Wednesday, 17 April 2013

Dave Gibbons Doctor Who art

I was struck recently by the brilliance of Dave Gibbons art for Doctor Who from 1979 to 1982. Partly, I think, because I had no idea he had done so much art for the title, every issue bar 4 from issue 1 to 69. I've attached some images from 'The Tides of Time' with Steve Parkhouse in 1982. Here Gibbons demonstrates all the key skills a great comic artist needs. The speed, consistency and variety of the art, the mastery of  character ( in this case a great likeness of Peter Davidson), the scale and sense of wonder, the dynamism, the body language and figure work are all from the top drawer.   

The page below has an interesting reverse S formation to its panel flow, which works in this case because the screen the Doctor's looking at in the second panel acts as a panel border leading the eye unequivocally to the right. It helps that Dave letters his own work. The storytelling flows beautifully, and you can see the talent and sequential precision that would lead to the groundbreaking Watchmen art some four years later.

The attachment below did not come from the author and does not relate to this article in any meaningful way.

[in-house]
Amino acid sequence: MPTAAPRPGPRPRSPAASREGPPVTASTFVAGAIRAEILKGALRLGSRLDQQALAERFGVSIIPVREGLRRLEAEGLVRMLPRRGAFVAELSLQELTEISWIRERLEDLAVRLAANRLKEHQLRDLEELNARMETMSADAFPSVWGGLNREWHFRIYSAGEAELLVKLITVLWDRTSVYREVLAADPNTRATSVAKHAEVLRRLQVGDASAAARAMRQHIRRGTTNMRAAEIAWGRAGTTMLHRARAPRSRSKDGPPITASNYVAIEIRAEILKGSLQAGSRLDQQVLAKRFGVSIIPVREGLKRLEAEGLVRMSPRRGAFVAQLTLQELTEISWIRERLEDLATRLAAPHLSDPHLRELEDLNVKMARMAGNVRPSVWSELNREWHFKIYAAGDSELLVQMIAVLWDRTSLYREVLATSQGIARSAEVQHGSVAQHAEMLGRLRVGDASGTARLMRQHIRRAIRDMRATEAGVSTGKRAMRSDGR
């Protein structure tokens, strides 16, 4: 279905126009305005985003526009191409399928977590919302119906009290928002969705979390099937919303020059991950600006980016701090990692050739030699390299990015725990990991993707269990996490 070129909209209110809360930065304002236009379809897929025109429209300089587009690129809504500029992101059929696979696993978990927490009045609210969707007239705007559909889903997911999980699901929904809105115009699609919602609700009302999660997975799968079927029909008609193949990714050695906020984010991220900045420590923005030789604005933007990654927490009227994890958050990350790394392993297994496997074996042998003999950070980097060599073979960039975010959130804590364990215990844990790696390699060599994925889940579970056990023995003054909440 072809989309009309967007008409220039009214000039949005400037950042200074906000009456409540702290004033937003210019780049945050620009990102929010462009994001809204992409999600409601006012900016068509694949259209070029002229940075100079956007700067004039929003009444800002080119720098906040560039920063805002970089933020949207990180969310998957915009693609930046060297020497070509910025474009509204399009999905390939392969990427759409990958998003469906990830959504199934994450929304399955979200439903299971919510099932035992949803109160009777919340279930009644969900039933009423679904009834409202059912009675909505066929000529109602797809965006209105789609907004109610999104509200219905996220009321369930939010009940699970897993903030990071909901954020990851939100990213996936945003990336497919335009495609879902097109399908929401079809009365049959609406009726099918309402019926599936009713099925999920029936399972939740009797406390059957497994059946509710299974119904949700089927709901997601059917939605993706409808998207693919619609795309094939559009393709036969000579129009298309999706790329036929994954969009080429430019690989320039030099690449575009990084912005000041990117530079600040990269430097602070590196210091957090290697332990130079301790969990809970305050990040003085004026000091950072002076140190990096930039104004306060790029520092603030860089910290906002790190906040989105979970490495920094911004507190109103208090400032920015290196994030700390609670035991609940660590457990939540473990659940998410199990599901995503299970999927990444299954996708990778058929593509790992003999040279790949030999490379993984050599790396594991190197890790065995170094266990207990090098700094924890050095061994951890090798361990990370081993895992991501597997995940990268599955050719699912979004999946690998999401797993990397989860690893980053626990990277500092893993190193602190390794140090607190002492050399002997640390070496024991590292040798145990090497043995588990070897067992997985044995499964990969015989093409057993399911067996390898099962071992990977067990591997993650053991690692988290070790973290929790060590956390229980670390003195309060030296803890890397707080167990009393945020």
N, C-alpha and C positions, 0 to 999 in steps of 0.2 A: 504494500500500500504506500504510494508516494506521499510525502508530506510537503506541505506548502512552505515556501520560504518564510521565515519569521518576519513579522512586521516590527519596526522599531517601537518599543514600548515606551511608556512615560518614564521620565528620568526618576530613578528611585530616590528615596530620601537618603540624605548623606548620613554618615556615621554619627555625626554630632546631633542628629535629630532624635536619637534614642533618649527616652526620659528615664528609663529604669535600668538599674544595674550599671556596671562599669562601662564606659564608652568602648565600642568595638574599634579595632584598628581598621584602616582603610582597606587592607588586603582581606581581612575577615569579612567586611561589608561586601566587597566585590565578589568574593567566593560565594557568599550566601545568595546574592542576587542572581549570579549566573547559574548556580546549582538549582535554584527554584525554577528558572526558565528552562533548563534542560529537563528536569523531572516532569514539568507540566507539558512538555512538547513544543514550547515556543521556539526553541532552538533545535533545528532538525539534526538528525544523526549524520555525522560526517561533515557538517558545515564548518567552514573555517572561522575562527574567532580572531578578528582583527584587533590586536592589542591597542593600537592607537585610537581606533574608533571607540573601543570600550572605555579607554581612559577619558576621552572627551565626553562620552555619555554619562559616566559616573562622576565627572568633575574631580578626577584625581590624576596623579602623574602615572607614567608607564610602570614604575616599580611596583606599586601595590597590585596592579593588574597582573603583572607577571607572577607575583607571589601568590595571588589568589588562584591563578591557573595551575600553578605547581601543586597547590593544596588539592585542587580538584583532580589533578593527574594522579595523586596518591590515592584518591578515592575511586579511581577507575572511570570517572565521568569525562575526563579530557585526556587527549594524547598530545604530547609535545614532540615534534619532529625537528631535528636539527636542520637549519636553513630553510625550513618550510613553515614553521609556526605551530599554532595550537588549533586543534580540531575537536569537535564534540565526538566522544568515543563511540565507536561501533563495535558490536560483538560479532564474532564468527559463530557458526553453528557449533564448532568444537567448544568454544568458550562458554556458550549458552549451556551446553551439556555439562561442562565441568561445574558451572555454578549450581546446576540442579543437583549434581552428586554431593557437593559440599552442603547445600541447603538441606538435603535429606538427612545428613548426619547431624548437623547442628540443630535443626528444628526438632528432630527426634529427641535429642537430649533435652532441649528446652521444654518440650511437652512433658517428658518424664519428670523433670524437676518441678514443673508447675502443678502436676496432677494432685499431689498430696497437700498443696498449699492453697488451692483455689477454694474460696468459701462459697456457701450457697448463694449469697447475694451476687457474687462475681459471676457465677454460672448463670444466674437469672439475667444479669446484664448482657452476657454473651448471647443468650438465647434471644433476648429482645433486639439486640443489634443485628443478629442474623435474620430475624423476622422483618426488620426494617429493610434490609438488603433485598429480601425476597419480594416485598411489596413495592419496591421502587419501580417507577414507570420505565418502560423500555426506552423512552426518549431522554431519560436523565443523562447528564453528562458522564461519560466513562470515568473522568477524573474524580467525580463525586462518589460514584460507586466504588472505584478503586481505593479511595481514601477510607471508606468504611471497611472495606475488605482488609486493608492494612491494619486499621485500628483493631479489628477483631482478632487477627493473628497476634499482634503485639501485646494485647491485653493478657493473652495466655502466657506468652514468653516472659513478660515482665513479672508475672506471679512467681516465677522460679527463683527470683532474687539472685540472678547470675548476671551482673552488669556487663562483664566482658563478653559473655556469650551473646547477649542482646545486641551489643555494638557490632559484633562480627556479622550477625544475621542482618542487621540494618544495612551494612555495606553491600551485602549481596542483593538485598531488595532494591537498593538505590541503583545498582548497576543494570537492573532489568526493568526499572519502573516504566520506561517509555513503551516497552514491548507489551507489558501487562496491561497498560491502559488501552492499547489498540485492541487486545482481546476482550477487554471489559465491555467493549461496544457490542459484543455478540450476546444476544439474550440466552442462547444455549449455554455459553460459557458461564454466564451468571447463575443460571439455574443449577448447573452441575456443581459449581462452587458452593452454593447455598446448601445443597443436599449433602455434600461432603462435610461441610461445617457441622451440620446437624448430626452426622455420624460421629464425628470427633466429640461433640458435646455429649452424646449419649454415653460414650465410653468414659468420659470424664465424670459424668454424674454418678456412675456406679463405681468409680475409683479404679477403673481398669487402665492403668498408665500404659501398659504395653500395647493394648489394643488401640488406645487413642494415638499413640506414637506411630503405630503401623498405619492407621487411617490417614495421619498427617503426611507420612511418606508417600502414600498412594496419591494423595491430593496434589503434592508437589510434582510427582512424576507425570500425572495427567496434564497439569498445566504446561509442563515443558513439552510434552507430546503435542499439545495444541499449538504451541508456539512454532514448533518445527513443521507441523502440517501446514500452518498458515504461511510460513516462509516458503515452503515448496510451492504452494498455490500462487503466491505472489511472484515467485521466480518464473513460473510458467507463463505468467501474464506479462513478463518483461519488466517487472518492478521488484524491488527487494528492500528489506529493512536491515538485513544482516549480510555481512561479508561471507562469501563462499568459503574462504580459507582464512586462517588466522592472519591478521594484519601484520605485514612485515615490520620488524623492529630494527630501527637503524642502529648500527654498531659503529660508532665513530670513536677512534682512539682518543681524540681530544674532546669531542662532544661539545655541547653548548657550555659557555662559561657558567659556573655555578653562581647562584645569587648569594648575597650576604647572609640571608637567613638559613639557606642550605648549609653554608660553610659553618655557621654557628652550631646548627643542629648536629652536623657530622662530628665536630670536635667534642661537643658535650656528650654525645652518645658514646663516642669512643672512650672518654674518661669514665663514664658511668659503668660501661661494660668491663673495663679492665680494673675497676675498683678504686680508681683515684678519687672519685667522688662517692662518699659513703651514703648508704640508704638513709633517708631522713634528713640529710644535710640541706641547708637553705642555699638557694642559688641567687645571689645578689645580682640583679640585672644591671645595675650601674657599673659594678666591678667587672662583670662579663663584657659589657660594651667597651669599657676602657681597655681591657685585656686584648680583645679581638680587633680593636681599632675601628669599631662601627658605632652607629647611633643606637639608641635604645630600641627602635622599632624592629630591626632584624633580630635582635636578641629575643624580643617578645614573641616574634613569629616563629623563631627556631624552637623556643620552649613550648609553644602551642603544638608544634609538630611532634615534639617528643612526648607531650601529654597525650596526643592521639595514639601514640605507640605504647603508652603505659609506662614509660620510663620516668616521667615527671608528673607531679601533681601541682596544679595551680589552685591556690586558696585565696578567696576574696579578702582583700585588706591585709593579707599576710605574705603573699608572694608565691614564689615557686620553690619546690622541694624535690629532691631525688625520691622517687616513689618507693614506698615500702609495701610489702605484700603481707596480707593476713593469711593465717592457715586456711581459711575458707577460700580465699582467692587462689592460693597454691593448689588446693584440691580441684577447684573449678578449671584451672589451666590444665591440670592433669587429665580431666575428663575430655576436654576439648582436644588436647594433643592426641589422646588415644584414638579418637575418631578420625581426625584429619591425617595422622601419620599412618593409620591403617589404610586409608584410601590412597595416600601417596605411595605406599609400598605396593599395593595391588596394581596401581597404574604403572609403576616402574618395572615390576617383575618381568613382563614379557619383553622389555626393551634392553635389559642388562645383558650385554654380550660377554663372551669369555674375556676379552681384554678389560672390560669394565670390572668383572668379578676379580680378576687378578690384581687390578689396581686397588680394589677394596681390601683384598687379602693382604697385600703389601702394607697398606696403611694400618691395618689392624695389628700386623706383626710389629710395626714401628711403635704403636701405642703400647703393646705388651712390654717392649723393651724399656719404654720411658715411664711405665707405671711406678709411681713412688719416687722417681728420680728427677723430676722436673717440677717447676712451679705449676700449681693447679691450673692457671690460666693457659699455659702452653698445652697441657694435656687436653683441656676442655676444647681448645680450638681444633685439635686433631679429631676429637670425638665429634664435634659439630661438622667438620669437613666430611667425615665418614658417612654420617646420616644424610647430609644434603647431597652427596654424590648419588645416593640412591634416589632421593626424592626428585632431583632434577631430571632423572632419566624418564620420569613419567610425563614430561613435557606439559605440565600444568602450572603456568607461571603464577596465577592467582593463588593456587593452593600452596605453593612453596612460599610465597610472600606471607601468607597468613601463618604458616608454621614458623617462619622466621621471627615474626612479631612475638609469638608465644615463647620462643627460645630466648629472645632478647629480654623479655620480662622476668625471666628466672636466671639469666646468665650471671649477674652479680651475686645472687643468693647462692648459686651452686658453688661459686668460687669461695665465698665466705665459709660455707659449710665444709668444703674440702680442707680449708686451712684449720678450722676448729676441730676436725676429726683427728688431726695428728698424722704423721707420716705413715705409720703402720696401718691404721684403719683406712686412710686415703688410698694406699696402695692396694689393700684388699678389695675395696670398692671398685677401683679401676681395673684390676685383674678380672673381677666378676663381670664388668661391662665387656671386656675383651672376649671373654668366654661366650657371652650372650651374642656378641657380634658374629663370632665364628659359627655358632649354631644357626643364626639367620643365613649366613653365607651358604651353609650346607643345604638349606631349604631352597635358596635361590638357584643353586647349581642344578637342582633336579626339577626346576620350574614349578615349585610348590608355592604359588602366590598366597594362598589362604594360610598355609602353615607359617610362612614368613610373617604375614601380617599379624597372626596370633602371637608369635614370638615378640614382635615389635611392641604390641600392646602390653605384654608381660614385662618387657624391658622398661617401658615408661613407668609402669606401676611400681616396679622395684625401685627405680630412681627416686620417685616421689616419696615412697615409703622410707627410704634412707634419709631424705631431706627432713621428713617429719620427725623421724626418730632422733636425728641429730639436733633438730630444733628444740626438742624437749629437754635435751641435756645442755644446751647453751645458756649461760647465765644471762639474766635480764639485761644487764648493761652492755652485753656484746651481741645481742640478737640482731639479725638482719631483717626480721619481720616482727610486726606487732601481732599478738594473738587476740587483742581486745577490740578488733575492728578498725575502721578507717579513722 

Talking of Watchmen this panel amused me: Check out Shayde's circlar head in the center panel. See how it foreshadows the Watchmen badge logo four years in advance, even down to the dolop of proto ketchup above the eye? Pure coincidence, but good fuel for conspiracy theorists and scholars of the subliminal.

Most of all I was stunned by how cohesive and expressive the work was, hand drawn and inked with Letratone. It seemed to move me more than recent digital work. Of late I've come to believe, rightly or wrongly, that there's a certain human element that gets subtly removed from digital art. Something about the cohesiveness of the page gets lost in the scale of the linework, perhaps due to the constant zooming in Photoshop and the tools used. It's only a personal opinion, but I would love to see Dave's art fully hand drawn again.

'The Tides of Time' is a Panini graphic novel containing 221 pages of Doctor Who strips from 1982 with art by Dave Gibbons, Mick Austin, Steve Dillon and written by Steve Parkhouse.